Uncharted Play Inc. has developed an energy-harvesting soccer bar that can save and generate 6W of energy through a mechanism inside the ball. The company is developing accessories like an LED light that can be used to provide electricity to people in regions of the world where they have little or no access to it. (Source: Uncharted Play Inc.)
I like the bicycle idea. Along the same lines, my wife has a hand-cranked flashlight that uses. You never need to worry about batteries or solar charge, just crank the flashlight up any time you need it.
I was thinking of the bicycle generator as well, Designist. It seems to be a mode of transportation that is available even in some of the inaccessible areas and probably has the potential to produce a lot more energy.
I do, however, like the soccer ball idea. With multiple, removable batteries you could take care of some (very basic) needs. Since full charge seems to be attained after only 30 minutes, a few more batteries could easily be charged during an average set of play time.
My thoughts are similar to Tim's, since I live in the rainy, windy tall redwood tree forest where we have regular power outages. While I'd rather not have to kick a soccer ball to harvest energy, I bet the basic technology could be adapted to a more home-friendly power source. Why not a stationary exercise-type bicycle?
Now that is a good idea as well, the Designist. Uncharted Play came up with this idea because it is something fairly inexpensive and universal (nearly every country in the world plays soccer, and it really is a the main sport of the less-develped world). But bicycles also are very popular in similar regions, so you've hit on something. With all the progress being made in energy harvesting, perhaps that will be next. Thanks for your comment.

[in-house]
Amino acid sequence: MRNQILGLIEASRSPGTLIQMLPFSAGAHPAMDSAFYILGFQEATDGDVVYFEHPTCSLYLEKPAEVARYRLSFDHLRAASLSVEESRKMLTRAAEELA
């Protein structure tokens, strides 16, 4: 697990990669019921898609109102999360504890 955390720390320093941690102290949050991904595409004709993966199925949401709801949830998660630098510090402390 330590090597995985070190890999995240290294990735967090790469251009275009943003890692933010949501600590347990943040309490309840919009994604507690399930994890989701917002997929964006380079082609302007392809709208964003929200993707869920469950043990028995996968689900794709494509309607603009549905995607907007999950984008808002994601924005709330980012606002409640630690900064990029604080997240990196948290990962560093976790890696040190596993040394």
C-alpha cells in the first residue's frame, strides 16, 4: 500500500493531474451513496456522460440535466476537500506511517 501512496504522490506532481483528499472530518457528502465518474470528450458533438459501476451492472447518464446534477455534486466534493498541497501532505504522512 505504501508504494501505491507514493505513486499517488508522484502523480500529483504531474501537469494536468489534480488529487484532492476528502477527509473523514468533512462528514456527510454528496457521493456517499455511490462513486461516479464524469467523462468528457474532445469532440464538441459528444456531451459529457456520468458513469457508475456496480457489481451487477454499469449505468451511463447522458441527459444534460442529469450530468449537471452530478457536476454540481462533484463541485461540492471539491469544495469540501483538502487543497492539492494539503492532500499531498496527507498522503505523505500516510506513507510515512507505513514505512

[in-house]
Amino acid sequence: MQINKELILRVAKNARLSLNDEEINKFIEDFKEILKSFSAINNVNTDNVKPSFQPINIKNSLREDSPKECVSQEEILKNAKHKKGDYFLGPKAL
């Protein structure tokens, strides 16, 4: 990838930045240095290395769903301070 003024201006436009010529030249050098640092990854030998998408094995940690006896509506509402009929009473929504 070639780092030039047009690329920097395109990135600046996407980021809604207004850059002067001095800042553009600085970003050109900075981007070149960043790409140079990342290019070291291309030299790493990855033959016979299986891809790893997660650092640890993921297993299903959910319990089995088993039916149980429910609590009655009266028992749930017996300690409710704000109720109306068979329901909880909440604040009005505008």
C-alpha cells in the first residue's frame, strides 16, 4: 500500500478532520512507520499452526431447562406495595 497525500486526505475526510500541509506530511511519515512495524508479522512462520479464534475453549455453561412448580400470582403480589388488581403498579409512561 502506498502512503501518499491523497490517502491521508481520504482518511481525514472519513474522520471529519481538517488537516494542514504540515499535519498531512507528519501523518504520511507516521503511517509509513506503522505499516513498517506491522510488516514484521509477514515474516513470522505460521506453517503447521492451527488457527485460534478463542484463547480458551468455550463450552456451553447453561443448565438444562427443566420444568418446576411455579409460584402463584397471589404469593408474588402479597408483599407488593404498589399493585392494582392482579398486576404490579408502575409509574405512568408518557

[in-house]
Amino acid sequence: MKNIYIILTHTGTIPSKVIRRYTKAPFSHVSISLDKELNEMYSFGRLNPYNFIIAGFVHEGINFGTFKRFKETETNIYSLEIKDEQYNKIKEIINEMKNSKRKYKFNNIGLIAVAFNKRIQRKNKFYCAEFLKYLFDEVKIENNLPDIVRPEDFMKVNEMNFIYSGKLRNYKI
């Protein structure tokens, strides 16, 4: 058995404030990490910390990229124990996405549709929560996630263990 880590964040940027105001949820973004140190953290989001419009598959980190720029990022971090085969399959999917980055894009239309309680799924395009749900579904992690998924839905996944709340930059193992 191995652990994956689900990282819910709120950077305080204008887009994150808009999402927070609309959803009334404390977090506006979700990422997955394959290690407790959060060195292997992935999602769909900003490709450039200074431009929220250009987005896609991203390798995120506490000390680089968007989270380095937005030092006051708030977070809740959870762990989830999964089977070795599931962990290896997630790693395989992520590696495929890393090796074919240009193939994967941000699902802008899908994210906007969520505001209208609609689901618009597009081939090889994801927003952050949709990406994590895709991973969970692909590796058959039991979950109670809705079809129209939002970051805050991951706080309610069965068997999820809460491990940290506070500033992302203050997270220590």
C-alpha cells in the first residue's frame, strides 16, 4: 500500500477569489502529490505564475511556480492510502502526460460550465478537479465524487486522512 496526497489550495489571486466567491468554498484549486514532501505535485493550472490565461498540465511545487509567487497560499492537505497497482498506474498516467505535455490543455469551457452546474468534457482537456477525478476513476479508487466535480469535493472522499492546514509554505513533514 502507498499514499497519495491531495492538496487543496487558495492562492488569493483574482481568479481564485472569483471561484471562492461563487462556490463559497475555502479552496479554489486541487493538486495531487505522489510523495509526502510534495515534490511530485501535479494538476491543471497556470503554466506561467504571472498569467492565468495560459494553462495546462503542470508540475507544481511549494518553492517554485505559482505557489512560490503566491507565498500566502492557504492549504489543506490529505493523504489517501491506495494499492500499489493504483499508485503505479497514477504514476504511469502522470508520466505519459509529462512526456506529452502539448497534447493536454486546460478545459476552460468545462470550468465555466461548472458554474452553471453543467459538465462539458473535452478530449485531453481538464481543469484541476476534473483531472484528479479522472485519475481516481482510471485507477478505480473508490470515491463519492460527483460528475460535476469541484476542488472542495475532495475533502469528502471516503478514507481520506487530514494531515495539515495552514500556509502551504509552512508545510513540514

Hi, Corona, yes, Uncharted Play seems to be thinking of things that could actually be worthwhile to people living in underdeveloped regions, but also of applications for people who already have access to electricity. I think this product could have broad appeal. But of course, helping providing access to electricity in areas where it's limited is certainly the focus at the moment.
Yes, making the kids exercise to generate the electricity needed to power their electronic devices can also promote fitness (I say this tongue-in-cheek). Now every kid will be able to earn the Presidential Physical Fitness Award.
Yes, this is real, as you said, Dave. Some students at Purdue a few years ago developed a tile floor that's being used in an airport to generate very tiny amounts of current. Every time someone steps on a tile and it bends, the system harvests some energy from the flexure of the floor. And, yes, it's real.
Why not just use coconuts and a bicycle, like the professor did on Gilligan's Island?
Joking aside, a bicycle with a generator would be more efficient, and importantly more practical. Efficiency also exposes that energy conservation can not be overcome with fads. Just my humble opinion.
Truchard will be presented the award at the 2014 Golden Mousetrap Awards ceremony during the co-located events Pacific Design & Manufacturing, MD&M West, WestPack, PLASTEC West, Electronics West, ATX West, and AeroCon.
Robots that walk have come a long way from simple barebones walking machines or pairs of legs without an upper body and head. Much of the research these days focuses on making more humanoid robots. But they are not all created equal.
The IEEE Computer Society has named the top 10 trends for 2014. You can expect the convergence of cloud computing and mobile devices, advances in health care data and devices, as well as privacy issues in social media to make the headlines. And 3D printing came out of nowhere to make a big splash.
For industrial control applications, or even a simple assembly line, that machine can go almost 24/7 without a break. But what happens when the task is a little more complex? That’s where the “smart” machine would come in. The smart machine is one that has some simple (or complex in some cases) processing capability to be able to adapt to changing conditions. Such machines are suited for a host of applications, including automotive, aerospace, defense, medical, computers and electronics, telecommunications, consumer goods, and so on. This discussion will examine what’s possible with smart machines, and what tradeoffs need to be made to implement such a solution.